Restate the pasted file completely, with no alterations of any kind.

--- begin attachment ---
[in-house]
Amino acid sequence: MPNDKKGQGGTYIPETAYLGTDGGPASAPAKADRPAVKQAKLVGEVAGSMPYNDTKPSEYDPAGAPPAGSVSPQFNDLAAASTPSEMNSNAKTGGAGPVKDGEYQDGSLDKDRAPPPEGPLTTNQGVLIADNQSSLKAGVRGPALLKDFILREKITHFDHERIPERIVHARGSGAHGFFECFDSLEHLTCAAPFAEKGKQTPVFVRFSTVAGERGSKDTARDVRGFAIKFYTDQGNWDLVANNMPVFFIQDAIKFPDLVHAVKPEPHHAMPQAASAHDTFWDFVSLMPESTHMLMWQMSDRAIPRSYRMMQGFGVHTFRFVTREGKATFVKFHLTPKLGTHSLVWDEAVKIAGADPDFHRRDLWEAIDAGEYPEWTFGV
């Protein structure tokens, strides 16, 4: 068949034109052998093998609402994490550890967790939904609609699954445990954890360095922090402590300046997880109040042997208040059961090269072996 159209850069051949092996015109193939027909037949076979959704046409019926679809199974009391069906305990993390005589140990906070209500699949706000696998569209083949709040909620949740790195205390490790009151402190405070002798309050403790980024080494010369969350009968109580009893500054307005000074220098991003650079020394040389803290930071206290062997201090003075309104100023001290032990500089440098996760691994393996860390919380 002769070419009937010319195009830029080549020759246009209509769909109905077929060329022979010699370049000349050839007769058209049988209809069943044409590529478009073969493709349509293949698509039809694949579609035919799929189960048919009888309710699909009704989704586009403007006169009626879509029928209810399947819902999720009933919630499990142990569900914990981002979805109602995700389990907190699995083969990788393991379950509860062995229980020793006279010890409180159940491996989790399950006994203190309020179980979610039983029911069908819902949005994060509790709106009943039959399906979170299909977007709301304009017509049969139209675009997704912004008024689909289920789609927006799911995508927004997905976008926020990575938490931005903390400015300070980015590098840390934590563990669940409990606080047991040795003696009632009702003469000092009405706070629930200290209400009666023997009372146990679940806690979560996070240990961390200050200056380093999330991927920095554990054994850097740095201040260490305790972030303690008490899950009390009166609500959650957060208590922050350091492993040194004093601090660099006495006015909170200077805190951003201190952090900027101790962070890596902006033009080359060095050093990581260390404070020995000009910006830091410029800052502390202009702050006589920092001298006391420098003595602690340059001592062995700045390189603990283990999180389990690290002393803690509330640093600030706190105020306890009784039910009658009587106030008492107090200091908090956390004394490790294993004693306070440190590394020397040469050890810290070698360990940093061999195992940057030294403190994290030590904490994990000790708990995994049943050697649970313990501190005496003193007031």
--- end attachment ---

[in-house]
Amino acid sequence: MPNDKKGQGGTYIPETAYLGTDGGPASAPAKADRPAVKQAKLVGEVAGSMPYNDTKPSEYDPAGAPPAGSVSPQFNDLAAASTPSEMNSNAKTGGAGPVKDGEYQDGSLDKDRAPPPEGPLTTNQGVLIADNQSSLKAGVRGPALLKDFILREKITHFDHERIPERIVHARGSGAHGFFECFDSLEHLTCAAPFAEKGKQTPVFVRFSTVAGERGSKDTARDVRGFAIKFYTDQGNWDLVANNMPVFFIQDAIKFPDLVHAVKPEPHHAMPQAASAHDTFWDFVSLMPESTHMLMWQMSDRAIPRSYRMMQGFGVHTFRFVTREGKATFVKFHLTPKLGTHSLVWDEAVKIAGADPDFHRRDLWEAIDAGEYPEWTFGV
């Protein structure tokens, strides 16, 4: 068949034109052998093998609402994490550890967790939904609609699954445990954890360095922090402590300046997880109040042997208040059961090269072996 159209850069051949092996015109193939027909037949076979959704046409019926679809199974009391069906305990993390005589140990906070209500699949706000696998569209083949709040909620949740790195205390490790009151402190405070002798309050403790980024080494010369969350009968109580009893500054307005000074220098991003650079020394040389803290930071206290062997201090003075309104100023001290032990500089440098996760691994393996860390919380 002769070419009937010319195009830029080549020759246009209509769909109905077929060329022979010699370049000349050839007769058209049988209809069943044409590529478009073969493709349509293949698509039809694949579609035919799929189960048919009888309710699909009704989704586009403007006169009626879509029928209810399947819902999720009933919630499990142990569900914990981002979805109602995700389990907190699995083969990788393991379950509860062995229980020793006279010890409180159940491996989790399950006994203190309020179980979610039983029911069908819902949005994060509790709106009943039959399906979170299909977007709301304009017509049969139209675009997704912004008024689909289920789609927006799911995508927004997905976008926020990575938490931005903390400015300070980015590098840390934590563990669940409990606080047991040795003696009632009702003469000092009405706070629930200290209400009666023997009372146990679940806690979560996070240990961390200050200056380093999330991927920095554990054994850097740095201040260490305790972030303690008490899950009390009166609500959650957060208590922050350091492993040194004093601090660099006495006015909170200077805190951003201190952090900027101790962070890596902006033009080359060095050093990581260390404070020995000009910006830091410029800052502390202009702050006589920092001298006391420098003595602690340059001592062995700045390189603990283990999180389990690290002393803690509330640093600030706190105020306890009784039910009658009587106030008492107090200091908090956390004394490790294993004693306070440190590394020397040469050890810290070698360990940093061999195992940057030294403190994290030590904490994990000790708990995994049943050697649970313990501190005496003193007031």